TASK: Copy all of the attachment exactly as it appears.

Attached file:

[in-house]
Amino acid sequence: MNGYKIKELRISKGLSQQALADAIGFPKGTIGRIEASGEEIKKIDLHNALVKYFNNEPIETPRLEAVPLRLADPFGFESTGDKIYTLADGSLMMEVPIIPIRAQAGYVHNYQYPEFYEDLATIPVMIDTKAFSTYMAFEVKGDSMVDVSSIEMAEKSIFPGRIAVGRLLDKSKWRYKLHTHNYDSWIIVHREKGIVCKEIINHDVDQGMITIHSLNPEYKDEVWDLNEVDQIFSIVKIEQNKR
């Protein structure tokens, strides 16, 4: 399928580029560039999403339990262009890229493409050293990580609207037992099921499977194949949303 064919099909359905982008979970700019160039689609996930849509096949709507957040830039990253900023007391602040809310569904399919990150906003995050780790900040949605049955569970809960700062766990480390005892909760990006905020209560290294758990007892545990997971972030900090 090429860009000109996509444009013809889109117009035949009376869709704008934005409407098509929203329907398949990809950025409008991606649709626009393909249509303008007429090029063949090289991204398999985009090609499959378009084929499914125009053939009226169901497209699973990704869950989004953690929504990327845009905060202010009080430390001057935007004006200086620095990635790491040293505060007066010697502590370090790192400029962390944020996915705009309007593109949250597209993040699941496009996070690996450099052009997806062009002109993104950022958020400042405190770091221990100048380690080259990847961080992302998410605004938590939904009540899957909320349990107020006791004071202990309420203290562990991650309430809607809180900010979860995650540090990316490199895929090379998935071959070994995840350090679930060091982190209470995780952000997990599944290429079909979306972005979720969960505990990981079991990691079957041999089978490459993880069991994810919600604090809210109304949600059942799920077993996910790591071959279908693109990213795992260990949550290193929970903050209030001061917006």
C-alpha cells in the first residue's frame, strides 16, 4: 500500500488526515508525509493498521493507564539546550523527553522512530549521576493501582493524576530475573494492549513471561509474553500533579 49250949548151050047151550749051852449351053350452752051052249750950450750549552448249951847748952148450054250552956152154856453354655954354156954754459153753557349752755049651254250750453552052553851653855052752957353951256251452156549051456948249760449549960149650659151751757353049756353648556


[in-house]
Amino acid sequence: MNGYKIKELRISKGLSQQALADAIGFPKGTIGRIEASGEEIKKIDLHNALVKYFNNEPIETPRLEAVPLRLADPFGFESTGDKIYTLADGSLMMEVPIIPIRAQAGYVHNYQYPEFYEDLATIPVMIDTKAFSTYMAFEVKGDSMVDVSSIEMAEKSIFPGRIAVGRLLDKSKWRYKLHTHNYDSWIIVHREKGIVCKEIINHDVDQGMITIHSLNPEYKDEVWDLNEVDQIFSIVKIEQNKR
């Protein structure tokens, strides 16, 4: 399928580029560039999403339990262009890229493409050293990580609207037992099921499977194949949303 064919099909359905982008979970700019160039689609996930849509096949709507957040830039990253900023007391602040809310569904399919990150906003995050780790900040949605049955569970809960700062766990480390005892909760990006905020209560290294758990007892545990997971972030900090 090429860009000109996509444009013809889109117009035949009376869709704008934005409407098509929203329907398949990809950025409008991606649709626009393909249509303008007429090029063949090289991204398999985009090609499959378009084929499914125009053939009226169901497209699973990704869950989004953690929504990327845009905060202010009080430390001057935007004006200086620095990635790491040293505060007066010697502590370090790192400029962390944020996915705009309007593109949250597209993040699941496009996070690996450099052009997806062009002109993104950022958020400042405190770091221990100048380690080259990847961080992302998410605004938590939904009540899957909320349990107020006791004071202990309420203290562990991650309430809607809180900010979860995650540090990316490199895929090379998935071959070994995840350090679930060091982190209470995780952000997990599944290429079909979306972005979720969960505990990981079991990691079957041999089978490459993880069991994810919600604090809210109304949600059942799920077993996910790591071959279908693109990213795992260990949550290193929970903050209030001061917006």
C-alpha cells in the first residue's frame, strides 16, 4: 500500500488526515508525509493498521493507564539546550523527553522512530549521576493501582493524576530475573494492549513471561509474553500533579 49250949548151050047151550749051852449351053350452752051052249750950450750549552448249951847748952148450054250552956152154856453354655954354156954754459153753557349752755049651254250750453552052553851653855052752957353951256251452156549051456948249760449549960149650659151751757353049756353648556